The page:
what you should know about the NOA

What You Should Know About the NOA

Do you think you have done your job after organizing paperwork, performing calculations and filing taxes on time? Your taxes for the year are not done until you receive your Notice of Assessment from the CRA.

What is a Notice of Assessment (NOA), and Why Should I get it?

Regardless of how you filed your taxes (an accountant or yourself), you must receive a Notice of Assessment (NOA) from the Canada Revenue Agency (CRA). Basically, when CRA receives tax returns, it assesses or reviews the numbers and sends back an NOA to confirm that they have received and assessed your taxes.

A Notice of Assessment can be handy for various reasons. For example, it explains how the CRA calculated your return. It also provides detailed information related to the tax amount you owe to tax authorities or the refund amount if they owe you. Their numbers might differ slightly from yours. In such instances, any changes made by CRA are also explained in the NOA.

Undoubtedly, Notice of Assessments contains a lot of valuable information. Before you consider your taxes done, make sure you are aware of the following.
When should I expect my NOA?

Notice of Assessments can show up within a few weeks after your returns have been assessed. Your NOA will arrive along with the refund check if you are eligible for a refund. However, if you are not eligible for a refund or have already set up a direct deposit, NOA will arrive separately.

To learn what you should know about the NOA, log in to your “My Account Portal” on the CRA website to print your current records if you have not received NOA within the stipulated time period.

What to do if CRA made changes to my returns? Should I be worried?

Taxes are complicated, and it is common for mistakes to occur even after thorough checking. For example, you may claim something you are not eligible for and forget to claim the applicable amount, such as the Canada Employment Amount. NOA will show these changes and relevant explanations.

Usually, CRA does not need actions at your end after it has made changes. However, it will inform you of any interest or penalties as a result of changes.

The changes made in my NOA are confusing.

It is possible that the CRA explanation present on your NOA may not make much sense as it is computer generated and in a standardized form. But you don’t have to worry. Call CRA to understand the meaning of such changes.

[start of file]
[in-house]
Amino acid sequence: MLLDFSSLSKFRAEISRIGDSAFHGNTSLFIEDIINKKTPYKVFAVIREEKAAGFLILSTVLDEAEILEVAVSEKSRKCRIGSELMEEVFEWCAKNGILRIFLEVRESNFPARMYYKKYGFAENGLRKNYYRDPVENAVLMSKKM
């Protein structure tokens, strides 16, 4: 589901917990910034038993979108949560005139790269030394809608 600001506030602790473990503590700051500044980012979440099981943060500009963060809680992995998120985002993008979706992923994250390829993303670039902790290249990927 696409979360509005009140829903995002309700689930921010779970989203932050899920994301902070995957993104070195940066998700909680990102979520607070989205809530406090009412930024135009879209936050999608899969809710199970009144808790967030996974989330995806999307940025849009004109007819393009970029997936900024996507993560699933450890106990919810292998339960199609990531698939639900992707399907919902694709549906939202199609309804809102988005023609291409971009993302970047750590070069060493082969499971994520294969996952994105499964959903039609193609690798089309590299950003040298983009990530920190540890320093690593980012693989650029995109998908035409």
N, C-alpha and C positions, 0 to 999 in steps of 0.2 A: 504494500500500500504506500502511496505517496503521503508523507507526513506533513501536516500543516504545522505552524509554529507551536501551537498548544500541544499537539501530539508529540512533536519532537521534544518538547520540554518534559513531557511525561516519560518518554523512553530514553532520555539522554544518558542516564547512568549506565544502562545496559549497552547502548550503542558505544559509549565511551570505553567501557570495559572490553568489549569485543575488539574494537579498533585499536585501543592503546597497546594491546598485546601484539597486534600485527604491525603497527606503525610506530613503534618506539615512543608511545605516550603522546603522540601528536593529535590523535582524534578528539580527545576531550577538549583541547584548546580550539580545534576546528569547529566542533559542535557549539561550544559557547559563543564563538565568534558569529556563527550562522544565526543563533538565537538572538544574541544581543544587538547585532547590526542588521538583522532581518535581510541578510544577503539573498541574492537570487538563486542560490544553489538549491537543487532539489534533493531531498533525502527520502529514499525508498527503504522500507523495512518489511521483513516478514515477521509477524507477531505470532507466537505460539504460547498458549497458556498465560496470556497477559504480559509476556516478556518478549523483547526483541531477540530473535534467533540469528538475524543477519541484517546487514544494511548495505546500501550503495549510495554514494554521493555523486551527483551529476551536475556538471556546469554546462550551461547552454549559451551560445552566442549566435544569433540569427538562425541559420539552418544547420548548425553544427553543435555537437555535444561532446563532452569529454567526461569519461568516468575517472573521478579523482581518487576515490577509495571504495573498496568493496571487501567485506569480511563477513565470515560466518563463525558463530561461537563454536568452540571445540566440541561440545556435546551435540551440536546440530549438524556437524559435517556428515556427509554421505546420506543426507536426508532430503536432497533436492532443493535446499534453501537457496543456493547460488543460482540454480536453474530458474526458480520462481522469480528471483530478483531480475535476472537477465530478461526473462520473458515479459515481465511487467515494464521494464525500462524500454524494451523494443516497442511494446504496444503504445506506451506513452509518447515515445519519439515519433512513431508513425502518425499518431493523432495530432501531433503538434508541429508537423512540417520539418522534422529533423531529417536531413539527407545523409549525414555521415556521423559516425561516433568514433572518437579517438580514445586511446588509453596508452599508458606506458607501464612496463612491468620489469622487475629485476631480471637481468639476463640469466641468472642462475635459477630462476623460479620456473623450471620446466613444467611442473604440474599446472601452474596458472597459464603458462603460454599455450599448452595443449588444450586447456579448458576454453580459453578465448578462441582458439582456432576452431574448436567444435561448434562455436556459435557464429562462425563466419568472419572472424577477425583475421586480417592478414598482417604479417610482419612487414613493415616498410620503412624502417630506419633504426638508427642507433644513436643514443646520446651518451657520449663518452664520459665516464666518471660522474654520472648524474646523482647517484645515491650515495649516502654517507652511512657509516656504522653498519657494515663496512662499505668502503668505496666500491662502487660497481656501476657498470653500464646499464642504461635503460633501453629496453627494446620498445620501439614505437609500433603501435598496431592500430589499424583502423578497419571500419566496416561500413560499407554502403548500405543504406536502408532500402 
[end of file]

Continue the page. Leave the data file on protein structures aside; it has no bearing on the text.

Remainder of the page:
What does the date on NOA mean?

What you should know about the NOA. You need to pay attention to it. The date is important because it is the deadline if you wish to object to the changes made by the CRA. This date is also treated as the start of the 3-year period in which the CRA may choose to re-assess your filed returns. Once this (3-years) period is expired, the CRA may still reassess your returns but only in cases if it doubts you committed fraud or you were negligent in your preparation of returns.

How this year’s NOA may help you in next year

Your current year’s NOA can be very handy at the time of filing next year’s returns. So make sure it is placed somewhere safe and accessible. Your NOA contains your annual Registered Retirement Savings Plan contribution limit and your limit related to Tax-Free Savings Account (TFSA). The annual contribution limit for TFSA is present in the summary report of NOA even though you do not have to report TFSA on the income tax form.

What you should know about the NOA. Your NOA will also carry forward amounts, such as education credits, capital losses, and unused tuition. Similarly, information related to home buyers’ plan (HBP) balance and repayment data is also included on NOA for future use.

Where to keep my NOA?

Place your NOA somewhere you keep important legal and official documents. It can be a folder, a drawer, a closet or a separate tax envelope. Ensure to keep it at a place where it is easily accessible and safe as NOA may be used for various other purposes. For example, financial institutions usually ask for your NOA copy to prove your income when applying for a loan or a mortgage. Some social programs also need NOA to ascertain the previous year’s annual income.

What if I lost my NOA?

If you have lost your NOA or cannot find it, you may ask for important information, such as RRSP contributions and carryforwards, from the CRA. You may also access this information by signing up for CRA’s My Account Services.

Note: If you have any questions or concerns understanding what you should know about the NOA, contact us at (416) 932-1915 or email us at [email protected]

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